Commonwealth Games medallist Nadia Williams continues to be an inspiration off the track

As an elite athlete, Nadia Williams never dreamed of getting involved in shaping the future of the sport. However, the 2006 Commonwealth triple jump bronze medallist has been part of England Athletics’ regional council for London since 2019 and she’s now keen to encourage others to consider such a role.

Nadia WIlliamsWith the closing date for nominations for 40 volunteer places on the nine regional councils coming up on 1 March, Williams reflects on her own journey into this side of the sport.

“As an athlete I always said to people I am not getting involved in the politics, I wasn’t interested,” she says. Even after her retirement from the sport, the Shaftesbury Barnet Harrier scoffed at the idea when someone at a training workshop asked if she had ever considered sitting on the England Athletics regional council.

“It was definitely not in my mind to do anything like that,” recalls Williams, who later that same day happened to see the council role listed on LinkedIn. “The timing could not have been any more weird. I thought, ‘I have got no idea what it entails, what would I do? I am an athlete, not someone who sits on a board or so I thought.’”

The word committee may conjure up images of stuffy meetings following drawn-out procedures, but Williams wants to destroy the traditional view some may have.

“When I first went and spoke to a few people from the club, it was a case of, ‘Oh you’d be great, some young fresh blood’ and I thought, ‘What am I doing? Am I going to be in a group of older people? What am I letting myself in for?’” says the 39-year-old. “That perception was present at the beginning, but I think as a region we are moving in the right direction in terms of trying to open the doors to some younger blood. You are not here just to tick that box for your age group, we do need your opinion, we do need your efforts and we do need your input.”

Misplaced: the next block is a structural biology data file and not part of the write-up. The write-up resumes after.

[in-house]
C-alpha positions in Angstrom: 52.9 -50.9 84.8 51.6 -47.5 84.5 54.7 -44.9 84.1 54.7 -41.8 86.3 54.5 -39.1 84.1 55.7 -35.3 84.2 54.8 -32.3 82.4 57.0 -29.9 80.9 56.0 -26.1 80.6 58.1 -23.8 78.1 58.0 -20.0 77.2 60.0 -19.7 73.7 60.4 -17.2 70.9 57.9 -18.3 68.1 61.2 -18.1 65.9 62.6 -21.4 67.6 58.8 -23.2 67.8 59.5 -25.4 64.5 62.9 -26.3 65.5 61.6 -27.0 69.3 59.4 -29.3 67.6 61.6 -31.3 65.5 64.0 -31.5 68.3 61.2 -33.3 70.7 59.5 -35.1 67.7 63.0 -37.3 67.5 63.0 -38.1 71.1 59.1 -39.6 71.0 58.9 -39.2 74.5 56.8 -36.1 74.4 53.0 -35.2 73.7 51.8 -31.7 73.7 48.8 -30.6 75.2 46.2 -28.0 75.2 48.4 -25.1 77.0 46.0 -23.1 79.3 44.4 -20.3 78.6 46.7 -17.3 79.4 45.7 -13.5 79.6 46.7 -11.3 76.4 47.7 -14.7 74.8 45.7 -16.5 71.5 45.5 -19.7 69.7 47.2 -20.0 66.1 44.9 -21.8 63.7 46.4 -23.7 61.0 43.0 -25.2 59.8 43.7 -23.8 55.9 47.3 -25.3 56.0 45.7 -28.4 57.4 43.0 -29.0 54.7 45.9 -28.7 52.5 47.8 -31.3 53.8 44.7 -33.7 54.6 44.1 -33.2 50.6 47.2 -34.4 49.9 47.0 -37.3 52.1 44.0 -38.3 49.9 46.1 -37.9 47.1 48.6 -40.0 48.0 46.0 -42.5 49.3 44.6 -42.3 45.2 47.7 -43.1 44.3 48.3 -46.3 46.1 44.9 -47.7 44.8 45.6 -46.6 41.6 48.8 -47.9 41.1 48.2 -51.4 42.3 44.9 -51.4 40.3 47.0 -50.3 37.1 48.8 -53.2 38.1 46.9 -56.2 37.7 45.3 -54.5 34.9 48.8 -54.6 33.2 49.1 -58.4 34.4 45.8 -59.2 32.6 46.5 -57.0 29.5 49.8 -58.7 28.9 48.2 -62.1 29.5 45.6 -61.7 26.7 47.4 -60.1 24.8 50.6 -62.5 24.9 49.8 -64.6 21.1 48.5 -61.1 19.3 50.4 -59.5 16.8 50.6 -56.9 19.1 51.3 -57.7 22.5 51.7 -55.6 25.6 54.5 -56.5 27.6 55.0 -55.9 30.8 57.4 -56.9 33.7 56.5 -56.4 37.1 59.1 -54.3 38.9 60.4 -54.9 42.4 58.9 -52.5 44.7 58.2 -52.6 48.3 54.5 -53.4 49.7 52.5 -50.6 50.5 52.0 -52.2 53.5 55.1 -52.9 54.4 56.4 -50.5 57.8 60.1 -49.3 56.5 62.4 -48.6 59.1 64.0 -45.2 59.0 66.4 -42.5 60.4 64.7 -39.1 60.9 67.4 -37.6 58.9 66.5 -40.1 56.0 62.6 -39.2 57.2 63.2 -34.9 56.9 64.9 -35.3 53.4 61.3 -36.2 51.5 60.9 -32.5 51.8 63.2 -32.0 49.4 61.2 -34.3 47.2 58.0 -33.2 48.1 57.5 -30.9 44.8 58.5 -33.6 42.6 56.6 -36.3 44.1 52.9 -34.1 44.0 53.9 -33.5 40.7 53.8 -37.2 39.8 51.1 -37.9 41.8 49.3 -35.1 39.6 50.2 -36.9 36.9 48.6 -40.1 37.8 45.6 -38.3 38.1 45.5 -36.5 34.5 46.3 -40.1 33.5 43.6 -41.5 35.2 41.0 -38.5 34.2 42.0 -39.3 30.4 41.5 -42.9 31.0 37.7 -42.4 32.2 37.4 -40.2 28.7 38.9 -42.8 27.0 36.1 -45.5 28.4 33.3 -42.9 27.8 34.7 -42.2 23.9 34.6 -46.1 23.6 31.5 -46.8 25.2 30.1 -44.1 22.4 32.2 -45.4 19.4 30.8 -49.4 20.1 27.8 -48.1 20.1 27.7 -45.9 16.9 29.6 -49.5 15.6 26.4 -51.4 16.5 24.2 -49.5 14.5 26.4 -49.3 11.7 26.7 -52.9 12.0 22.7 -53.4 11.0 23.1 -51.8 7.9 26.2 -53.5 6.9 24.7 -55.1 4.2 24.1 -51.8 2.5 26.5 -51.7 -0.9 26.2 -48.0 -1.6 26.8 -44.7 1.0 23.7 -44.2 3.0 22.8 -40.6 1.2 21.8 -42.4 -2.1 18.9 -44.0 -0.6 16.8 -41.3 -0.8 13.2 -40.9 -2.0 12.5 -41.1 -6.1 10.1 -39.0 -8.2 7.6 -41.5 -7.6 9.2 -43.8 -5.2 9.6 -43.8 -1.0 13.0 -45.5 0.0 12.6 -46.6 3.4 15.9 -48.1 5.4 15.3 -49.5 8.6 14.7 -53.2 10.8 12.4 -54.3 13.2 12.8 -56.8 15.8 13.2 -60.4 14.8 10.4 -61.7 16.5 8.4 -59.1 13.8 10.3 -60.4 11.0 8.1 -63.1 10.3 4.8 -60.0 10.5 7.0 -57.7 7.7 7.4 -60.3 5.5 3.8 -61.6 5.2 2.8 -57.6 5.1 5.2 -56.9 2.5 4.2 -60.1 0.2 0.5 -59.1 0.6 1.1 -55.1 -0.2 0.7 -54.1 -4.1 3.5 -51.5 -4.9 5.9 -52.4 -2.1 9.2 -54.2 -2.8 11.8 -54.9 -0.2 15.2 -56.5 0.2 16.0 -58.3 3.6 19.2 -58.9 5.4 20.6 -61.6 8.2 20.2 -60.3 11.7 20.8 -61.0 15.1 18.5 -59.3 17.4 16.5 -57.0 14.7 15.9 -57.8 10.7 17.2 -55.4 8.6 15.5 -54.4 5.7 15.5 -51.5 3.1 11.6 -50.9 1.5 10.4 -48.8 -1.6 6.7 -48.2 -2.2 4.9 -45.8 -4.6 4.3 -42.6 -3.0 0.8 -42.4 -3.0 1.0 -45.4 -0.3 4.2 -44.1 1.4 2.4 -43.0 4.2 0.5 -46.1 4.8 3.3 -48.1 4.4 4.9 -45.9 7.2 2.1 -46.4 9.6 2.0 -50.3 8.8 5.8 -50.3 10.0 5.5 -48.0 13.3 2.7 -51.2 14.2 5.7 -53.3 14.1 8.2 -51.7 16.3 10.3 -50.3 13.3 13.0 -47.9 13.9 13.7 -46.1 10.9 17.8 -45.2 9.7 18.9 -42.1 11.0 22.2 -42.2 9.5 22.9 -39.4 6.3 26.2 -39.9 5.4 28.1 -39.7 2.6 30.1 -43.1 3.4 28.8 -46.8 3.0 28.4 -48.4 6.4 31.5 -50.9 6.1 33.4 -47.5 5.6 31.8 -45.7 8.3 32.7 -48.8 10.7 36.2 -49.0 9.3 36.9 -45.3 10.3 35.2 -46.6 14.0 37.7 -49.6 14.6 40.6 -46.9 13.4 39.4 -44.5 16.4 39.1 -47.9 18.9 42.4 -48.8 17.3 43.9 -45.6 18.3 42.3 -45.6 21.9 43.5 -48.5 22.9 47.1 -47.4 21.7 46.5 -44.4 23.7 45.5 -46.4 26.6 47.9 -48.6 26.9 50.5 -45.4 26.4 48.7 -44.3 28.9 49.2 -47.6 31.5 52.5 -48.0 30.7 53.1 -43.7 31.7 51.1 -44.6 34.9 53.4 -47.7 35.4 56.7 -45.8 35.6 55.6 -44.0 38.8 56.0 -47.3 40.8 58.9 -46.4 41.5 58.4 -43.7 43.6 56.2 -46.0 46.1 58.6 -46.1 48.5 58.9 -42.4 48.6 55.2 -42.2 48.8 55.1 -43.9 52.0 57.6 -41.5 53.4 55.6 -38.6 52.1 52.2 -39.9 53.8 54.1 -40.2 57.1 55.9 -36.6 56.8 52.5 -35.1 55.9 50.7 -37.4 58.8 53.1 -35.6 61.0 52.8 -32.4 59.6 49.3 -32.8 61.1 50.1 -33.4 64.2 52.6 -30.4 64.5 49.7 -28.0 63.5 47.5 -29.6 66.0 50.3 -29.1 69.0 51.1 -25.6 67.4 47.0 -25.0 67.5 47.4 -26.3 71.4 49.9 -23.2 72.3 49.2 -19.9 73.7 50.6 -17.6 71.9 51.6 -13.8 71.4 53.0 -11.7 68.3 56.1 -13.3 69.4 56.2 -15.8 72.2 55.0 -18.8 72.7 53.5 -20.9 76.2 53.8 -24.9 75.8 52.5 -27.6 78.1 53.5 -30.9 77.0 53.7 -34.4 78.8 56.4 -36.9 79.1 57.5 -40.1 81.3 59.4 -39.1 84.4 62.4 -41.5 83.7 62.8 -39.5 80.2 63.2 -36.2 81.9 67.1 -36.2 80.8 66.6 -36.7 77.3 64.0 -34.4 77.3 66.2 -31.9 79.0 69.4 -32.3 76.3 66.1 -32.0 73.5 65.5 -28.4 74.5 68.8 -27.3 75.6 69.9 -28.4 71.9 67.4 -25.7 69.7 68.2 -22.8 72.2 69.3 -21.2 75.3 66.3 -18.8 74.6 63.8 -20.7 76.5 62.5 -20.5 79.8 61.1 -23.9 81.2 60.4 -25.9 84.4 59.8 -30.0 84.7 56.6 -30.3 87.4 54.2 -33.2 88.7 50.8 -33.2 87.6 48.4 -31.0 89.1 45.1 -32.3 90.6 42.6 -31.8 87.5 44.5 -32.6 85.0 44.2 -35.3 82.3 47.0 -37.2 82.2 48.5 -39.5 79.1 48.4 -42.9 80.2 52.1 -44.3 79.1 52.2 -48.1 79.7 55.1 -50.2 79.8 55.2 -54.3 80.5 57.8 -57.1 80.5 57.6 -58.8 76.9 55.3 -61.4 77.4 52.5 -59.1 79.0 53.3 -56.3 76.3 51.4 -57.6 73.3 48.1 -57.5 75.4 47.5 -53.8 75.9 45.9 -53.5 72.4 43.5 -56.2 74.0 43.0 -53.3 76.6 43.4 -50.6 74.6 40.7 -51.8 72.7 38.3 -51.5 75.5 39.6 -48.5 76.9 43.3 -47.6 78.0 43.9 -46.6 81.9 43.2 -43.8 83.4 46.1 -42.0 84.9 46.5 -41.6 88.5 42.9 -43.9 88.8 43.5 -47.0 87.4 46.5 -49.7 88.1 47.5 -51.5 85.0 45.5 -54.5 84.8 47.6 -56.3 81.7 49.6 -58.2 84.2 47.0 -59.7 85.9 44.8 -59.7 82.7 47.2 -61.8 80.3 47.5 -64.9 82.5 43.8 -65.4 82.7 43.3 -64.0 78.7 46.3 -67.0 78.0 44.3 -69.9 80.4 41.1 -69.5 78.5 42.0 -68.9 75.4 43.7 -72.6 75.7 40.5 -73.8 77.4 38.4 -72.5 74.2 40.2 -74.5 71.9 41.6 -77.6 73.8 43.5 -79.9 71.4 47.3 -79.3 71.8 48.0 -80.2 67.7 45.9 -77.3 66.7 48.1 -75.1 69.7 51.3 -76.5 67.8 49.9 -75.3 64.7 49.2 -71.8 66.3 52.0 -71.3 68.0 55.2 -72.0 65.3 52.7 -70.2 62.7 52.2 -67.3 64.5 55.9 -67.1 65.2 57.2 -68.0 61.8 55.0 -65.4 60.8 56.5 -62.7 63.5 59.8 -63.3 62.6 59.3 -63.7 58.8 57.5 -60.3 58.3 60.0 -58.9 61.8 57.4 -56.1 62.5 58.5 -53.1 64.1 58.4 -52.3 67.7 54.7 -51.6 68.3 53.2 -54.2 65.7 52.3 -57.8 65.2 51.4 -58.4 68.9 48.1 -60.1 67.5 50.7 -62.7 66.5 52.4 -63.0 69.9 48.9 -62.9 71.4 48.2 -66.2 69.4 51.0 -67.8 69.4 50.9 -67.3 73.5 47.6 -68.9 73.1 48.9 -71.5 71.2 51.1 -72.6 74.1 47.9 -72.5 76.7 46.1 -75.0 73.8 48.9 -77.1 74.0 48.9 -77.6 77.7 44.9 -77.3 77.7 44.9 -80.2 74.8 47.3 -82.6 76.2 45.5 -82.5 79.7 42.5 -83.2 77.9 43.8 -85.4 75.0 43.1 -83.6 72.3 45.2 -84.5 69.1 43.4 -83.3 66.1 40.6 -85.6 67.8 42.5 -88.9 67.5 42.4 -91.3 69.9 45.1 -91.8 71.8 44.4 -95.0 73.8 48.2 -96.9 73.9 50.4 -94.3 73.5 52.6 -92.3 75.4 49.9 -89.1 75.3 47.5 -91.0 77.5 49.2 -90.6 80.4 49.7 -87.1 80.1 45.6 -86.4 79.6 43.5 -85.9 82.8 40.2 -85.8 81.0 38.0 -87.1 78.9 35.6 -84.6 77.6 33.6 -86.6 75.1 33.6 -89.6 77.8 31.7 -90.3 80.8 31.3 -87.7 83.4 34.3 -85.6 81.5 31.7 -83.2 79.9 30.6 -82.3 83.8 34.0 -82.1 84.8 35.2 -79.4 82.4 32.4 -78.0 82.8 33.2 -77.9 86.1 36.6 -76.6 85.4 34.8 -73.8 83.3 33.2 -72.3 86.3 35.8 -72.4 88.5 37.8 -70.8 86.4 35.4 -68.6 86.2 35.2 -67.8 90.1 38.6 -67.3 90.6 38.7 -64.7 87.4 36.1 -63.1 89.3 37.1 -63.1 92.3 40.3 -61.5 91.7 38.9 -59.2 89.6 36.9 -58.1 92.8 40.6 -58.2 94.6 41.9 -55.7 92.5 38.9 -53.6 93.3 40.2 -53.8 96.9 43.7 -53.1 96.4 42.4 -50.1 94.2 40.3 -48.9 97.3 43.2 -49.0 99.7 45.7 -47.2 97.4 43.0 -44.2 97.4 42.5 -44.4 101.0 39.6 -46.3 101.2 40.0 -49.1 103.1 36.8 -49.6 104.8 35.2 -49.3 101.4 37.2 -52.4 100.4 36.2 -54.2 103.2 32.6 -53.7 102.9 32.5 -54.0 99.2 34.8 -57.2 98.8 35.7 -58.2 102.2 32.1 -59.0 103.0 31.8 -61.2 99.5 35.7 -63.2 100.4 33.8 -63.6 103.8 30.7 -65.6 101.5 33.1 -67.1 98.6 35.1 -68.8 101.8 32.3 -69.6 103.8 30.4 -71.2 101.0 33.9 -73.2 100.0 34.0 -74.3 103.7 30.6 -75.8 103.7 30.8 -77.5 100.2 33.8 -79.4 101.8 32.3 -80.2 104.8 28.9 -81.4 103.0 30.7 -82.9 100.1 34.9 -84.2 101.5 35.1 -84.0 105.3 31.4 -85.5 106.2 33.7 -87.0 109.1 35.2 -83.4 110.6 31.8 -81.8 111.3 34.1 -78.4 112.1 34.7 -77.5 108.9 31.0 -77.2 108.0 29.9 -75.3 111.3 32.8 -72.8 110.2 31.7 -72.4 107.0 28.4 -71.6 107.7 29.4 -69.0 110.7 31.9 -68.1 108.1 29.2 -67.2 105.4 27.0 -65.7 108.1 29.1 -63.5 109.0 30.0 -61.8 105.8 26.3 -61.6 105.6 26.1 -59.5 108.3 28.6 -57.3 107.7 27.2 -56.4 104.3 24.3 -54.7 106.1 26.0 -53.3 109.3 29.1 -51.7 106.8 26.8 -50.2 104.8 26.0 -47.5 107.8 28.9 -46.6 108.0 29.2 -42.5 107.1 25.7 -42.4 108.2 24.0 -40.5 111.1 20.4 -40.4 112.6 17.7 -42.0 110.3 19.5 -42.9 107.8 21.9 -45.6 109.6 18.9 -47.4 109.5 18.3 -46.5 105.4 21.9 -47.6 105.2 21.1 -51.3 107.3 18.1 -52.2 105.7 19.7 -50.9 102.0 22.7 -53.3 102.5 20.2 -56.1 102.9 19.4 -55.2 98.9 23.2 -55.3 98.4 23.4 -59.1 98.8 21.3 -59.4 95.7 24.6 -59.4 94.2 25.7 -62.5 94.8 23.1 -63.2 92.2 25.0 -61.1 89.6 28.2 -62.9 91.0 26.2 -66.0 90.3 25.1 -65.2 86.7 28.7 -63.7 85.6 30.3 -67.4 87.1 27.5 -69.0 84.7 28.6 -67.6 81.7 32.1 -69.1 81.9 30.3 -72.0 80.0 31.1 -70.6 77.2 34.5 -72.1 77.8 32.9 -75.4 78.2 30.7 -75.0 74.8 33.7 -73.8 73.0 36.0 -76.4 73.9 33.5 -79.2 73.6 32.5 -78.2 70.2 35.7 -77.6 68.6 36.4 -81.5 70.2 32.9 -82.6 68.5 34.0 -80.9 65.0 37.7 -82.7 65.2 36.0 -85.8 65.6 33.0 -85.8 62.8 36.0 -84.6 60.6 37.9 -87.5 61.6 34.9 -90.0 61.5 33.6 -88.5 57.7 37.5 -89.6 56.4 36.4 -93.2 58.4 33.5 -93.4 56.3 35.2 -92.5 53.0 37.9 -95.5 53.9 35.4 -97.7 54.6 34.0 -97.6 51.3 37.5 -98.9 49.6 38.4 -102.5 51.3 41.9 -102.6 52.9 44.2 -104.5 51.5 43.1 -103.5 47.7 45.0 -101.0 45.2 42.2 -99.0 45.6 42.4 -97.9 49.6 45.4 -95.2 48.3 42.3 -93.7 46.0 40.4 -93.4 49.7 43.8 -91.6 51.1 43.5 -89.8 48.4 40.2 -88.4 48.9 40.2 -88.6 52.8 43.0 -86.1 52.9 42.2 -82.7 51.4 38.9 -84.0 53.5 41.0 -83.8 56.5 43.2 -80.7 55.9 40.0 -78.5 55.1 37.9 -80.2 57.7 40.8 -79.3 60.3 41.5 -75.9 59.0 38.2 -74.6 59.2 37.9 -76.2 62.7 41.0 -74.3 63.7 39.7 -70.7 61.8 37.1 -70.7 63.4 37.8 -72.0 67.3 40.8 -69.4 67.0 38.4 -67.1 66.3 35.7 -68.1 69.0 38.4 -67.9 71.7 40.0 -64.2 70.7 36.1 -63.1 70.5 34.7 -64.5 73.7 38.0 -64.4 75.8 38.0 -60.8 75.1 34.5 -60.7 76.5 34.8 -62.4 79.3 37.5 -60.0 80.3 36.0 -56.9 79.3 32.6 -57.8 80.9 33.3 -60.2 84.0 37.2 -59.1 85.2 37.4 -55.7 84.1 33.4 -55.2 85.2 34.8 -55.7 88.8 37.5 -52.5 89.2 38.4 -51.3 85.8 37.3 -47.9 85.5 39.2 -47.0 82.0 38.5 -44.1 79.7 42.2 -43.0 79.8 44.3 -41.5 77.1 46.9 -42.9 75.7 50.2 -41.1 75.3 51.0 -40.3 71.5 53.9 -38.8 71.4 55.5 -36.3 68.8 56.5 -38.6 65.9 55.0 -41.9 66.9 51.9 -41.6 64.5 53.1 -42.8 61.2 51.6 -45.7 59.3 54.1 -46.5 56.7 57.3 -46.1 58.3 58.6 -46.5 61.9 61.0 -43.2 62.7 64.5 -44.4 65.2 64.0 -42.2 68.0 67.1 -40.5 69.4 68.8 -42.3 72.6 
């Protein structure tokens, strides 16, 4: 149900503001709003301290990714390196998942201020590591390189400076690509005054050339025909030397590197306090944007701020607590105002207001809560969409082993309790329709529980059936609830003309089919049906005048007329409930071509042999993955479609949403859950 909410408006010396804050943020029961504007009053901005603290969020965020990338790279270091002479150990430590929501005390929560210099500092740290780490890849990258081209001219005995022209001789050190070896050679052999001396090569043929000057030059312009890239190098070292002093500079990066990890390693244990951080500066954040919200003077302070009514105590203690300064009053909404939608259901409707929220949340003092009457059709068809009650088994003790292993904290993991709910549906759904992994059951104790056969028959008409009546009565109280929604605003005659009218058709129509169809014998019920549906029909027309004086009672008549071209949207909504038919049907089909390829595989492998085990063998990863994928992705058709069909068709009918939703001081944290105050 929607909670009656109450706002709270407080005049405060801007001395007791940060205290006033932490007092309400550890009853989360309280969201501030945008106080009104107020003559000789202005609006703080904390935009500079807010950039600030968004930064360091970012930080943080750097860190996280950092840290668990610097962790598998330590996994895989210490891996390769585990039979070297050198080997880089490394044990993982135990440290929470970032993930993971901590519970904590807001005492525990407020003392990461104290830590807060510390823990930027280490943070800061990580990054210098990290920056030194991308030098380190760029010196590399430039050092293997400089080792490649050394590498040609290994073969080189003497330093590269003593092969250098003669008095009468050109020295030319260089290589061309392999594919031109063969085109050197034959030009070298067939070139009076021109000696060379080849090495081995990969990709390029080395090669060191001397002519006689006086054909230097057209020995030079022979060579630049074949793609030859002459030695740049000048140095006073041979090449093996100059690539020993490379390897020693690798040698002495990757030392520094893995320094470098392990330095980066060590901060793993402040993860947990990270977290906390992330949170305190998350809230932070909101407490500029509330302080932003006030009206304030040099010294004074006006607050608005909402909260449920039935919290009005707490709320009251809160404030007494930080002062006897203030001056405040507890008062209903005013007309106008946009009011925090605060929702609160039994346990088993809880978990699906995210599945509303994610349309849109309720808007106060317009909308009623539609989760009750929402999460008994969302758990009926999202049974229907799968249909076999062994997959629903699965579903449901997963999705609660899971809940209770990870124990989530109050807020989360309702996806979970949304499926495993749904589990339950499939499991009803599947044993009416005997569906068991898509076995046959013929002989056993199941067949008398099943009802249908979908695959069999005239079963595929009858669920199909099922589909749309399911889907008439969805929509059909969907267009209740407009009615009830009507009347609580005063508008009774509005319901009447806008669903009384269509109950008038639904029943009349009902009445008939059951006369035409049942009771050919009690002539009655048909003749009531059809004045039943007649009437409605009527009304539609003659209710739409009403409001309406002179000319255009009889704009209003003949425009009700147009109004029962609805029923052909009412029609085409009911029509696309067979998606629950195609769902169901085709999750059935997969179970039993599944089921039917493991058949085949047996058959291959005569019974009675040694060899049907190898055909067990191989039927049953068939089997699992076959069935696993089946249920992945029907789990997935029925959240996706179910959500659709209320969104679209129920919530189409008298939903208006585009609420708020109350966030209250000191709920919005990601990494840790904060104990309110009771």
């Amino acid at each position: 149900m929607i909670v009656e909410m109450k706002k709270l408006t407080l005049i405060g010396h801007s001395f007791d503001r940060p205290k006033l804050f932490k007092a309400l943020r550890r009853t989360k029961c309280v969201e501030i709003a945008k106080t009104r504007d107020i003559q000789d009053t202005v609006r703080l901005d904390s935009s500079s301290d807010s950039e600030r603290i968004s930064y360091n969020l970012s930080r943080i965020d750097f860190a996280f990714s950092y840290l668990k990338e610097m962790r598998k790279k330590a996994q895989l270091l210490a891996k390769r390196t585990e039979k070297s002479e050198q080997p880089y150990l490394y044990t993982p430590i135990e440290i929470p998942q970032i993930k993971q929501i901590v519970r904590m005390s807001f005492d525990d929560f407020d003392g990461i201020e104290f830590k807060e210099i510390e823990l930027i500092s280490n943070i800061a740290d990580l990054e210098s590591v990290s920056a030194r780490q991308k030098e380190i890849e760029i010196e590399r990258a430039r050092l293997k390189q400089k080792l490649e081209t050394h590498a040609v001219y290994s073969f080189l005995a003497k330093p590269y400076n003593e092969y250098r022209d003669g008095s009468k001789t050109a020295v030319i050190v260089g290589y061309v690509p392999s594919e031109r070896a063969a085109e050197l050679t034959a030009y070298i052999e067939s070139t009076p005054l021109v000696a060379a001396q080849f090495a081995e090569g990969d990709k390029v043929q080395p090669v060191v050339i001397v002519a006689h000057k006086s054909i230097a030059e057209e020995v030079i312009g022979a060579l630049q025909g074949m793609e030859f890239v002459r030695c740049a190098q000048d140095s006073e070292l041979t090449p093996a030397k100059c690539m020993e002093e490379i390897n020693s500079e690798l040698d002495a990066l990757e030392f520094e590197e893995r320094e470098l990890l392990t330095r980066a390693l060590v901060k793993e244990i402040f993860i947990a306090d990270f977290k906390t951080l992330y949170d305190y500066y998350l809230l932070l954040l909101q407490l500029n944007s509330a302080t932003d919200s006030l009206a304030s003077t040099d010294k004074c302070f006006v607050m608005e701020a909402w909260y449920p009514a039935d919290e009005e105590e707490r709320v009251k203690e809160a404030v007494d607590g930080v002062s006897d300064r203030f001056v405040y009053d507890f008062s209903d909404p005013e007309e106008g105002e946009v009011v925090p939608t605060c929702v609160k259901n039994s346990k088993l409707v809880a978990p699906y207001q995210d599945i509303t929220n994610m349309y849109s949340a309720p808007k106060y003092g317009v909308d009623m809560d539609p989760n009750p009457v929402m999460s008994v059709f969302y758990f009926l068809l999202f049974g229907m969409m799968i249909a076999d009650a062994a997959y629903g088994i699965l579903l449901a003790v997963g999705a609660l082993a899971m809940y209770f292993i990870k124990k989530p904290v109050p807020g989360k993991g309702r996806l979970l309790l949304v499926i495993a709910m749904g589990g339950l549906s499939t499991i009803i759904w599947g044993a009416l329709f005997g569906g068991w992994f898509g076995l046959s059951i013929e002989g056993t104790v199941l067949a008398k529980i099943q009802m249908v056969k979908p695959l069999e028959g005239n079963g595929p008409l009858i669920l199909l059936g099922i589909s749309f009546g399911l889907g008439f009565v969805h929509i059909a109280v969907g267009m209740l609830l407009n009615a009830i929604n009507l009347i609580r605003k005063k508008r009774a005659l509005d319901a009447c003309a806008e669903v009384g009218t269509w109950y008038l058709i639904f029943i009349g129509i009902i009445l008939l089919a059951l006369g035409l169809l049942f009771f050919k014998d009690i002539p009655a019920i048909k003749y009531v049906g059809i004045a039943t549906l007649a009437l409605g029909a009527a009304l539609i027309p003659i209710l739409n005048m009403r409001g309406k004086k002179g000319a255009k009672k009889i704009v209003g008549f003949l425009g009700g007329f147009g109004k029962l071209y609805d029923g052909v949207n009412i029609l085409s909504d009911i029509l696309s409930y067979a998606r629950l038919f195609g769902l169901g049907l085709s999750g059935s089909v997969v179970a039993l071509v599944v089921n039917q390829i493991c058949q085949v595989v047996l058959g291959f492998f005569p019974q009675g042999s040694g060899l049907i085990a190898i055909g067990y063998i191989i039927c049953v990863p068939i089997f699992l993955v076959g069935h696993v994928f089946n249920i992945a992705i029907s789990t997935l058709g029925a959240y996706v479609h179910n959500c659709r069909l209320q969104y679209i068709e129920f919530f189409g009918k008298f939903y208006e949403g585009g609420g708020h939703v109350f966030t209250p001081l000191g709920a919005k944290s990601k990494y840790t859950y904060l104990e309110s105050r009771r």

The ambition is for regional councils over time to become more diverse and welcome wide-ranging input from those with fresh ideas who are willing to help shape the future of the sport by feeding back the views of club athletes.

New ideas are not to be underestimated, says Williams, who competed at two Commonwealth Games in an England vest. “We need people of all different types of experiences,” she insists.

“People should not discredit themselves just because they think they haven’t got what it takes to be in the council. I still sit here today and ask, ‘What do I bring?’ and it is other people that remind me of what I do bring. You don’t realise that those small bits are making a difference.

Nadia WIlliams“Whatever your experience is, do not do yourself any injustice. If you’ve got an interest, pursue it. Sometimes it’s those fresh eyes we need. And maybe it is someone who is not from the athletics world to come in and put us on a different path, to thinking differently about how we can be better.

“Be yourself, there is no pretence. There is no need to fit in with people that are different.”

Individuality is indeed important when it comes to the regional councils, who form a vital link between the grassroots of the sport and the board and management of England Athletics.

The councils, which each have three to seven members, represent their region’s interests and contribute to the formation of national strategy. As Williams defines it:

“It is relaying the messages from England Athletics to our audience, what England Athletics does, what we can do, what we physically cannot do because of restrictions, share what is in place and make people more aware of the processes behind the scenes.”

Nadia WIlliams with England flagGetting results is clearly important for Williams, who had a legal best of 13.77m for the triple jump. “I find myself wanting to listen to people, hear their opinions, understand what their concerns are and bring that back to the table. Is this something we can support? Is this something we can change?” she says. “I did not want to sit on the team and just talk. I am encouraged in the hope that we can collectively make changes with little restriction for the benefit of everyone.”

Speaking to anyone who might be pondering applying for nomination to sit on a council, Williams would fully recommend it but with caveats.

“I would [recommend it], but I would also say to people not to necessarily do it as a means of getting behind the scenes. You have to look at whether it suits you,” she says, adding: “Be honest about the time you can commit.”

What’s involved

The councils meet at least three times a year and this continues to be online due to the pandemic. “You definitely need to be committed, you’ve got to stick to your diary, you have to make that time,” she says.

Aside from commitment, passion and enthusiasm for running and athletics are the chief criteria needed. Good communication skills, leadership and innovation are also what the councils are looking for.

How to apply

Those who wish to be considered will need to complete and submit their nomination form by 1 March. Successful nominees will either be elected the following week or, for regions where there are more candidates than available seats, ballots will be announced. The nine councils are: East, East Midlands, London, North East, North West, South East, South West, Yorkshire & Humberside, and West Midlands.